Edge Magazine has an amazing in-depth look at the development of my favorite video game, Final Fantasy VI. The magazine sat down with Final Fantasy veteran Yoshinori Kitase to get his views on the game and where video game production is now compared to then.

Most fascinating is the fact that Final Fantasy VI took only one year to make, and it still resonates with so many gamers nearly twenty years after it first graced the Super Nintendo. Kitase pointed out that limitations of cartridges and being given too much freedom with technology.

"I miss the limitations of making games in those days. The cartridge capacity was so much smaller, of course, and therefore the challenges were that much greater. But nowadays you can do almost anything in a game. It's a paradox, but this can be more creatively limiting than having hard technical limitations to work within. There is a certain freedom to be found in working within strict boundaries, one clearly evident in Final Fantasy VI."

Nobody knows this better than Yoshinori Kitase. The man has been producing Final Fantasy XIII for the past decade. The game is infamous for its extended five-year development period, overabundance of freedom, and sequel happy tendencies. The result is a game series that barely can keep the attention of many who play it nowadays, and the dumbing down of the franchise to the point where interviews devolve to focus on the main character's cleavage.

Compare that to the relatively tiny game, Final Fantasy VI, which was huge for the time, and how much of an emotional impact it has had on people over the years. The game's fanbase actually increases with each re-release. It just goes to prove that new technology and limitless boundaries are not the be all end all some game developers believe they are, and there is a skill to making a game game emotionally click with an audience rather than just impress them.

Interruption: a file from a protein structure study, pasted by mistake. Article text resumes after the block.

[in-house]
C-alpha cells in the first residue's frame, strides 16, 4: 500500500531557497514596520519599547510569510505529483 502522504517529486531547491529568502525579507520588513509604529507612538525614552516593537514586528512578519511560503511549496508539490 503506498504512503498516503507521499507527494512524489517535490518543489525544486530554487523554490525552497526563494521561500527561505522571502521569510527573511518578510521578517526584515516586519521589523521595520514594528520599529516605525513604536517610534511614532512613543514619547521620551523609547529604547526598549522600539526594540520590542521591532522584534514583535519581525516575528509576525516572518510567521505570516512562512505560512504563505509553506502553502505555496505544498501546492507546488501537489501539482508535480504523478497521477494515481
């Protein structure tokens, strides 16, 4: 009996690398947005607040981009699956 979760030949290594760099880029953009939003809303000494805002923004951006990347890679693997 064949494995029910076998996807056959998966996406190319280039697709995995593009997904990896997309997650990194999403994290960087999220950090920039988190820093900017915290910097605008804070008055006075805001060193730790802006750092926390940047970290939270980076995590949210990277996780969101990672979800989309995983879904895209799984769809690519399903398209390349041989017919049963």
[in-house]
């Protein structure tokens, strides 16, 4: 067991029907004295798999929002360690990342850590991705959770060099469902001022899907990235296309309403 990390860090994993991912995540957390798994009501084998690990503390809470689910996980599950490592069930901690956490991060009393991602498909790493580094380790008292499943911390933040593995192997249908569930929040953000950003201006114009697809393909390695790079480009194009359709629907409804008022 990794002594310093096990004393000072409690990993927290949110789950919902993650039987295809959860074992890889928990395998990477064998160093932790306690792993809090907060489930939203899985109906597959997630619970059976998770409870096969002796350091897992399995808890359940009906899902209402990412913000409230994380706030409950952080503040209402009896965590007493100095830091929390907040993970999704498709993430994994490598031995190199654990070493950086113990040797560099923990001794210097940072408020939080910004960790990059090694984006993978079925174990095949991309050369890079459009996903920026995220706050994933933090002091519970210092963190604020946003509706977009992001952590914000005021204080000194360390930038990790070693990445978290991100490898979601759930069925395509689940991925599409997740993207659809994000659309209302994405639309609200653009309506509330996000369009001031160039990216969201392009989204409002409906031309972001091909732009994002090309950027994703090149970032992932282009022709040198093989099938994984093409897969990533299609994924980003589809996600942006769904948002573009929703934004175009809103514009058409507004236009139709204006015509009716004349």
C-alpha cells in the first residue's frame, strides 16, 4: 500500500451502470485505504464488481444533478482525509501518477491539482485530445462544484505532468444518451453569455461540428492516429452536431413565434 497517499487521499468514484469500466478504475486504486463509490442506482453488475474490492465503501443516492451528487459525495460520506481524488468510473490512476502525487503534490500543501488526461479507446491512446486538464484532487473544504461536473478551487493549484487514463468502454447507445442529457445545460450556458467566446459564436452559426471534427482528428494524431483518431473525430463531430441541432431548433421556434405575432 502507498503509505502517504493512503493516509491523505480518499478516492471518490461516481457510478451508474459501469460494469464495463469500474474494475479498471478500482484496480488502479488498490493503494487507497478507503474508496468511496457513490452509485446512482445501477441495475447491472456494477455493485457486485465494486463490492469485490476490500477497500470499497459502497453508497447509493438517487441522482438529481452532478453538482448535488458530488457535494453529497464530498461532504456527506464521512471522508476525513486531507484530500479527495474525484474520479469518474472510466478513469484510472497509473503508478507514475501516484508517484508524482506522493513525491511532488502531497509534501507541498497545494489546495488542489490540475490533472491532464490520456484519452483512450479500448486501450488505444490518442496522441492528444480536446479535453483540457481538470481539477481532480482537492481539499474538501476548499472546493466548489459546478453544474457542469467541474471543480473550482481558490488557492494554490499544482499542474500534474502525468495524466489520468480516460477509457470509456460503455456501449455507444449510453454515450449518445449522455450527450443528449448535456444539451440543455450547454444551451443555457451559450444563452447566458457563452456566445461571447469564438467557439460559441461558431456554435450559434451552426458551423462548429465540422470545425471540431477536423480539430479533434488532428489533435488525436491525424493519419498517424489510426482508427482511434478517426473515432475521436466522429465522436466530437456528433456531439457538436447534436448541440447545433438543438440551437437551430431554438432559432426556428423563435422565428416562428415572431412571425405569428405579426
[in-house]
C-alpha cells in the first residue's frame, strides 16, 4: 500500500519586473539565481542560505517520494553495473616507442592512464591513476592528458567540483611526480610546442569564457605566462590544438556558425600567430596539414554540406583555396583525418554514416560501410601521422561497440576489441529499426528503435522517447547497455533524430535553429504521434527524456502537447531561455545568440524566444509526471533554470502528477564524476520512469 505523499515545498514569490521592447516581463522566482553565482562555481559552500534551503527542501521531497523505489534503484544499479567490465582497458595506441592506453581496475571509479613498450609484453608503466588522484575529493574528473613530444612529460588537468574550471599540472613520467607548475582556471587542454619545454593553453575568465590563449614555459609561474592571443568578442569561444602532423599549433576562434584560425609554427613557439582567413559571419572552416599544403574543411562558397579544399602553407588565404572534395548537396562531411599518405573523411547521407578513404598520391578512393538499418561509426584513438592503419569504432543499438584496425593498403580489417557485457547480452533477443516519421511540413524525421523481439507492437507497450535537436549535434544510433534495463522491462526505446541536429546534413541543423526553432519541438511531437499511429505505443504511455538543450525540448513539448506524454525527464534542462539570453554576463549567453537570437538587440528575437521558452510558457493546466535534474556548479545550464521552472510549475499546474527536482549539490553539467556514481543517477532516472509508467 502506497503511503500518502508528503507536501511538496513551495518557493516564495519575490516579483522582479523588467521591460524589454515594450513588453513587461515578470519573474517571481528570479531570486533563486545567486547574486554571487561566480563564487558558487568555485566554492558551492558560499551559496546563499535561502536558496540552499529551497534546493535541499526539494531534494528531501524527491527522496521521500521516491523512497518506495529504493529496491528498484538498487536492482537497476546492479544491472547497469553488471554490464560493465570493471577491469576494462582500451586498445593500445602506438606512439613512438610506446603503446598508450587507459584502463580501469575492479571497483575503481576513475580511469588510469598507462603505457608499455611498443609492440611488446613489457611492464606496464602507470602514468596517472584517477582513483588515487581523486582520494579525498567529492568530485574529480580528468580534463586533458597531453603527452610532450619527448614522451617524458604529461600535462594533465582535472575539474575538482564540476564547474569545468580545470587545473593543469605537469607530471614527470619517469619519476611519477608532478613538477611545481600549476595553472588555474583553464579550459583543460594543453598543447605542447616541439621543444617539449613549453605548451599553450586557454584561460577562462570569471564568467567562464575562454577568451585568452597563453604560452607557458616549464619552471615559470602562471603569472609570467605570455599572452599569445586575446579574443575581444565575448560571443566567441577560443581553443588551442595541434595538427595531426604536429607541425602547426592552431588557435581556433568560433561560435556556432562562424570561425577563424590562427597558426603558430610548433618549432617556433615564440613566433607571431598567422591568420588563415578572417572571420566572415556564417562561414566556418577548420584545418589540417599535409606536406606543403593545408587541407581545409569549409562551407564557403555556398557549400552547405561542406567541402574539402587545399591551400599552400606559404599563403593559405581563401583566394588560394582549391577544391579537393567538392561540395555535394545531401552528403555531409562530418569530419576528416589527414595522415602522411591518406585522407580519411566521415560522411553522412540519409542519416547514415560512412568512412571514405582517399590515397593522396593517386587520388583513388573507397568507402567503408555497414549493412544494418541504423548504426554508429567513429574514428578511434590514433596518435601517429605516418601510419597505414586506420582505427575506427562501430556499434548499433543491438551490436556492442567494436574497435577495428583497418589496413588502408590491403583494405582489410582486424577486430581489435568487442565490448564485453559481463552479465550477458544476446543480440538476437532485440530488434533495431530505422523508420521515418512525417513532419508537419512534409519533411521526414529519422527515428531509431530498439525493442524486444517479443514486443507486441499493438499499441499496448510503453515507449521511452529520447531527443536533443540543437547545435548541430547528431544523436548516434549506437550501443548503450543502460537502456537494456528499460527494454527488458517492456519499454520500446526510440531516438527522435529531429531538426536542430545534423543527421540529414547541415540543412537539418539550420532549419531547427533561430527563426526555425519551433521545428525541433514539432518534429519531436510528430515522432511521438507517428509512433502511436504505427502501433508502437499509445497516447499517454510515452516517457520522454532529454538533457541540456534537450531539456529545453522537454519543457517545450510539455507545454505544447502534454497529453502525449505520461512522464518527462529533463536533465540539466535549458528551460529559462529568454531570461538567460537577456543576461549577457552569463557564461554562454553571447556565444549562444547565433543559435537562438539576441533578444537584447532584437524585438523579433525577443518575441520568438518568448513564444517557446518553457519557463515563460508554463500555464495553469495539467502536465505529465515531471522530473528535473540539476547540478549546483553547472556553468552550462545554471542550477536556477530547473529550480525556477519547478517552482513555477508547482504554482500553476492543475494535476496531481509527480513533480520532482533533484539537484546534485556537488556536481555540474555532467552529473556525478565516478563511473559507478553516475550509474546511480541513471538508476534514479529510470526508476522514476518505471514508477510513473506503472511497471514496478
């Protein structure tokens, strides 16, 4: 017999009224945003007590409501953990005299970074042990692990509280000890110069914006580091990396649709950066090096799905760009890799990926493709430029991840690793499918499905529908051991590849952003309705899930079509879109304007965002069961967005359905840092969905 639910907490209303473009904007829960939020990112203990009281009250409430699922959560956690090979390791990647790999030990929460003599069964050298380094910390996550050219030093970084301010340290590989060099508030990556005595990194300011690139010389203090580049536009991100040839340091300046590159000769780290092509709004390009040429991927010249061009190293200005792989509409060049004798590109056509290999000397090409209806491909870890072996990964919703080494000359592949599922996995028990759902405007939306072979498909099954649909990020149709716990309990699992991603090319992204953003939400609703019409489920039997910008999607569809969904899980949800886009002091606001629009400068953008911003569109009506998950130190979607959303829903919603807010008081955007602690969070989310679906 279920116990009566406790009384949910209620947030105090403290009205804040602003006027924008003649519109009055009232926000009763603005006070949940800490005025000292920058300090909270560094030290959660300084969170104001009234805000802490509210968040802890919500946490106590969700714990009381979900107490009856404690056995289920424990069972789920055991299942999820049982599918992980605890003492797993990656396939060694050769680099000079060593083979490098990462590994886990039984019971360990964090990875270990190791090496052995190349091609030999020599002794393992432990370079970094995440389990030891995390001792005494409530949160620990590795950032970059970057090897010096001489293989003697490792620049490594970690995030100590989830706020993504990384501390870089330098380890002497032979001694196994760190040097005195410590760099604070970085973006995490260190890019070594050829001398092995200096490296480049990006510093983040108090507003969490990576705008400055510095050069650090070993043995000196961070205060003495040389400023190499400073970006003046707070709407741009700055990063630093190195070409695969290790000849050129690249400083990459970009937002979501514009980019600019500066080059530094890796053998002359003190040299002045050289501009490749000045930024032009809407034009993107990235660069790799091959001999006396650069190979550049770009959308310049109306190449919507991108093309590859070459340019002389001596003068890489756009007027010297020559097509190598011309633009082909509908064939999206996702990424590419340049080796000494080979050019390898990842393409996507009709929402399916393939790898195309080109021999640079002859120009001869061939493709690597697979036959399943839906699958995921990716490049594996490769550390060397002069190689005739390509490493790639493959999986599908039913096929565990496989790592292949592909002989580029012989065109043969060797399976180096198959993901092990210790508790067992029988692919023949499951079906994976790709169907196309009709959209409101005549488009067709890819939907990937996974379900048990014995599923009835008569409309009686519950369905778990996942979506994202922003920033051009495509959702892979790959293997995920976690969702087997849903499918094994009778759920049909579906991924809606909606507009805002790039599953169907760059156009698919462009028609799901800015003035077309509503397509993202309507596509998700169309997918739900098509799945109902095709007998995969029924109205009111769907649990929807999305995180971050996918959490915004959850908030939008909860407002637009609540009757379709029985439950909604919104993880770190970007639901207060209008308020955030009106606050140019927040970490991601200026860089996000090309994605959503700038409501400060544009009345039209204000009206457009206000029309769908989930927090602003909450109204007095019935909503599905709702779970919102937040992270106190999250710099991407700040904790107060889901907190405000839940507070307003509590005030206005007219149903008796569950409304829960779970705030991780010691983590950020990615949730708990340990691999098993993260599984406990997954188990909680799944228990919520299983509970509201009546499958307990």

Some can achieve it, and others can't. With Final Fantasy VI, they knocked it out of the park and created one of the greatest video games ever made. Trial through adversity, limiting your budgets and time, cutting unneeded excess, and actually knowing how to write and create believable characters. It's all basic storytelling taken to perfection in this amazing tale.

Square Enix can blame its financial troubles on the poor performances of its Western titles, but the heart of the problem lies right here when it can't even generate hype for one of the biggest series of all time.

Not just Square Enix alone, but all AAA developers of today who develop over-expensive and hollow games selling for $60 a pop need to take a long and serious look at what made classics like Final Fantasy VI so drop dead amazing, and how the limited technology at the time proved to be a valuable resource

And oh man, that Super Nintendo box is still cool. I don't care if the title is wrong, I'll never forget the first day I saw that and rented it off my Microplay shelf.